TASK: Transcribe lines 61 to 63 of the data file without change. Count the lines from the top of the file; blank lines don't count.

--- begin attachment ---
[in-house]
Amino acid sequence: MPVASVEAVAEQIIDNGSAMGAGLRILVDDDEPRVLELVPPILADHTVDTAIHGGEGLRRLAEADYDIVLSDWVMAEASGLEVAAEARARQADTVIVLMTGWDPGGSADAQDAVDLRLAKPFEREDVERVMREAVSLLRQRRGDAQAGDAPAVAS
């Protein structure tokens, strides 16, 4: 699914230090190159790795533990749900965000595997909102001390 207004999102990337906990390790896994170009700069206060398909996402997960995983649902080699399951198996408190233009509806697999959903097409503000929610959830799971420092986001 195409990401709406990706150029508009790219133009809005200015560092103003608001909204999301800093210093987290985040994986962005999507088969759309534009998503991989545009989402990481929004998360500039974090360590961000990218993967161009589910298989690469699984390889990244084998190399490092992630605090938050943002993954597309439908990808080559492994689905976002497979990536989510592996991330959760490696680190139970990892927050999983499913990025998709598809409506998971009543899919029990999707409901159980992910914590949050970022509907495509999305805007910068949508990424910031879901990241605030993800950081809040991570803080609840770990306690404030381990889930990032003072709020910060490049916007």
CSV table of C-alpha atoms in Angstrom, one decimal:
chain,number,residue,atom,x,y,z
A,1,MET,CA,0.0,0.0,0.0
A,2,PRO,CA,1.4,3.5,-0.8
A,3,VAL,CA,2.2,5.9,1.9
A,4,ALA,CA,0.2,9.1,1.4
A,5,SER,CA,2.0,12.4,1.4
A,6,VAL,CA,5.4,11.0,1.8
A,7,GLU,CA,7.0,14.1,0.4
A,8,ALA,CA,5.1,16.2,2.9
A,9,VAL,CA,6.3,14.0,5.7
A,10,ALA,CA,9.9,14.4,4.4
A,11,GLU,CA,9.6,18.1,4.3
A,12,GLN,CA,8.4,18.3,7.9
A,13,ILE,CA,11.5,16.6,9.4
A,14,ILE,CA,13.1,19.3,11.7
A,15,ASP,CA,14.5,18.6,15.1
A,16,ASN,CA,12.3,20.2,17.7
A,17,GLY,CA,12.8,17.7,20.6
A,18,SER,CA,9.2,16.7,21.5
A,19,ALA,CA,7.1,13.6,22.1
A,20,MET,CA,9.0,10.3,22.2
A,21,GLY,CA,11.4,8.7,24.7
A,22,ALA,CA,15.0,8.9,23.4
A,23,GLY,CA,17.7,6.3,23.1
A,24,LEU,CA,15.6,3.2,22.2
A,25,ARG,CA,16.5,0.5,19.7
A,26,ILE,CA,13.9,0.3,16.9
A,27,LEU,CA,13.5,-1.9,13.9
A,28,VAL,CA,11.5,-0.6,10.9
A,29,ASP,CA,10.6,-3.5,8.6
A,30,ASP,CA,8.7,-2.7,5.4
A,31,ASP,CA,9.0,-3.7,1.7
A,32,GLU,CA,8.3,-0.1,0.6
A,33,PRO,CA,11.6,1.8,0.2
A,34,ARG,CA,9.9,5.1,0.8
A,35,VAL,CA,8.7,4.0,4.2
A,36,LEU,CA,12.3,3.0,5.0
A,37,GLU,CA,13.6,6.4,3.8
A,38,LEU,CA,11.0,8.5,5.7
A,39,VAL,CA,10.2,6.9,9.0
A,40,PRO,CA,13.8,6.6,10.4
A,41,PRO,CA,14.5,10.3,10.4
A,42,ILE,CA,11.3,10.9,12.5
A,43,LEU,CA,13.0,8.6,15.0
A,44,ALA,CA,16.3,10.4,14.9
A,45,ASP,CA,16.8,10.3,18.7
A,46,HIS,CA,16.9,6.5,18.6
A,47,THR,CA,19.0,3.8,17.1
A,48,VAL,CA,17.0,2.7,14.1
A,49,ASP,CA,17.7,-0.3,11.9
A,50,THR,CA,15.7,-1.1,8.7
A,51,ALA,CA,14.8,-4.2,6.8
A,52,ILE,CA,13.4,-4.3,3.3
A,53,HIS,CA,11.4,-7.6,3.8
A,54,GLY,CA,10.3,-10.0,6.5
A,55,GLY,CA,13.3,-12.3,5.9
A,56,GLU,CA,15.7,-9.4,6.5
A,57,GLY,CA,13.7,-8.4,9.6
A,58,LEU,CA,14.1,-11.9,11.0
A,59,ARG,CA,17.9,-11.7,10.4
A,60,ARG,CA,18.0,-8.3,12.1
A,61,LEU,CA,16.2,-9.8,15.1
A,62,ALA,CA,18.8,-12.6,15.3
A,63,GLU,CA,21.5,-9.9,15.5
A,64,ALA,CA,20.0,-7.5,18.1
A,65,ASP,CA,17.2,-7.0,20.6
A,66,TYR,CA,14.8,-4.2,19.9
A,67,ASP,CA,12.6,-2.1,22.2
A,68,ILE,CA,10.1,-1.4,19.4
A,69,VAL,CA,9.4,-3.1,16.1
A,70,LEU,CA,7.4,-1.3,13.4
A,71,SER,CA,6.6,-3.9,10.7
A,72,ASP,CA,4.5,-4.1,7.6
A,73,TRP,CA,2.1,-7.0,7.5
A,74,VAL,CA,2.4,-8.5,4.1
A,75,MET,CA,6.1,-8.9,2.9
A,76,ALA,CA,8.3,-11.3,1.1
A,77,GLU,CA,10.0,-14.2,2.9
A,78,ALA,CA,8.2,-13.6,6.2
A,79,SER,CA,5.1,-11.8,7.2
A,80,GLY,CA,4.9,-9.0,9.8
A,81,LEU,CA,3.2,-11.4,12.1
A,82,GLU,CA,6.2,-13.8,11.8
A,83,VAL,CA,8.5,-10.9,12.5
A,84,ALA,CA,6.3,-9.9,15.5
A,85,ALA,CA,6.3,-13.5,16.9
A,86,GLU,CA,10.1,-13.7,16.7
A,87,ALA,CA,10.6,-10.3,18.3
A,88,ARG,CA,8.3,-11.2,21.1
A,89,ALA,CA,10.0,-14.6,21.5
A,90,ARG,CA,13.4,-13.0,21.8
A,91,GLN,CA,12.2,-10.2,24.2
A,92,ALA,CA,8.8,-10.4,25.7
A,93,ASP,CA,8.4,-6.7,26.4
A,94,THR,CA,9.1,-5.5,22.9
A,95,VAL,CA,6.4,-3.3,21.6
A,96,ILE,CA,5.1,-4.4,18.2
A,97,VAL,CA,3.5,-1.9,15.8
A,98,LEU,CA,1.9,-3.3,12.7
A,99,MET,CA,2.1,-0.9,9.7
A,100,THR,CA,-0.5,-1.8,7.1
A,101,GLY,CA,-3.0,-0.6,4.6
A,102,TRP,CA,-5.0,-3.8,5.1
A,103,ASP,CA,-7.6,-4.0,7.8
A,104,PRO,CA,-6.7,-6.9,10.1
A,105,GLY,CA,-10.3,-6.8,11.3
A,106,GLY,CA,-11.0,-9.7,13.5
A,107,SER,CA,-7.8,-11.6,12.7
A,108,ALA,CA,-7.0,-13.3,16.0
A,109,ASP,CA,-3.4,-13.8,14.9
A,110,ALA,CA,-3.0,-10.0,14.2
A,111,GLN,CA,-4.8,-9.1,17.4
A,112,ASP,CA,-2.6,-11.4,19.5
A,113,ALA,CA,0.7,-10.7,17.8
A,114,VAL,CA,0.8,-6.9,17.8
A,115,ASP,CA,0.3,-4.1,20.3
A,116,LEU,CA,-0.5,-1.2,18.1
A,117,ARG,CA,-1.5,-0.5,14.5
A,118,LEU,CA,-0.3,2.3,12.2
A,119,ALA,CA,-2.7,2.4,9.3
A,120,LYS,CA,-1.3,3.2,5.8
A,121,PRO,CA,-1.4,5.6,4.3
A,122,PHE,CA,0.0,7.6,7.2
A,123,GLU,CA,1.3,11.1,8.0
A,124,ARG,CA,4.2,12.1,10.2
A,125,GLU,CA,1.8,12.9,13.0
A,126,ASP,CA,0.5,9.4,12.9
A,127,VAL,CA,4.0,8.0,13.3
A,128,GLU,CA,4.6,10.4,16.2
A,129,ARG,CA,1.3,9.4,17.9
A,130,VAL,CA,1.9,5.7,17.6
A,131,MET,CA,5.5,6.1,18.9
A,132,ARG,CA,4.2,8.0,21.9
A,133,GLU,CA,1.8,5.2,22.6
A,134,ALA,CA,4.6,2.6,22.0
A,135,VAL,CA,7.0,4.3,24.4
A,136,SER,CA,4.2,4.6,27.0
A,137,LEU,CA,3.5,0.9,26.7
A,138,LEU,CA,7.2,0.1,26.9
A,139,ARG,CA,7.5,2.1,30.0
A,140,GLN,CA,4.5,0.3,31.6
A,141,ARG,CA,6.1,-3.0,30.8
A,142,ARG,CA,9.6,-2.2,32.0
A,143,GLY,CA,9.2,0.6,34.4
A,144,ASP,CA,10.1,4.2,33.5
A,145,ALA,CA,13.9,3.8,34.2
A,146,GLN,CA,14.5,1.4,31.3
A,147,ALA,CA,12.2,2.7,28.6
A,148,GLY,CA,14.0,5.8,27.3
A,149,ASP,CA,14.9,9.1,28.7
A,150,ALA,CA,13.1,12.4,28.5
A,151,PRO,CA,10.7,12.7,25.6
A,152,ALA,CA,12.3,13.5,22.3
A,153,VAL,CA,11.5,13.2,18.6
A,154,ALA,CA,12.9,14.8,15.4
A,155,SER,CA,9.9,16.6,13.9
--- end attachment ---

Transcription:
A,56,GLU,CA,15.7,-9.4,6.5
A,57,GLY,CA,13.7,-8.4,9.6
A,58,LEU,CA,14.1,-11.9,11.0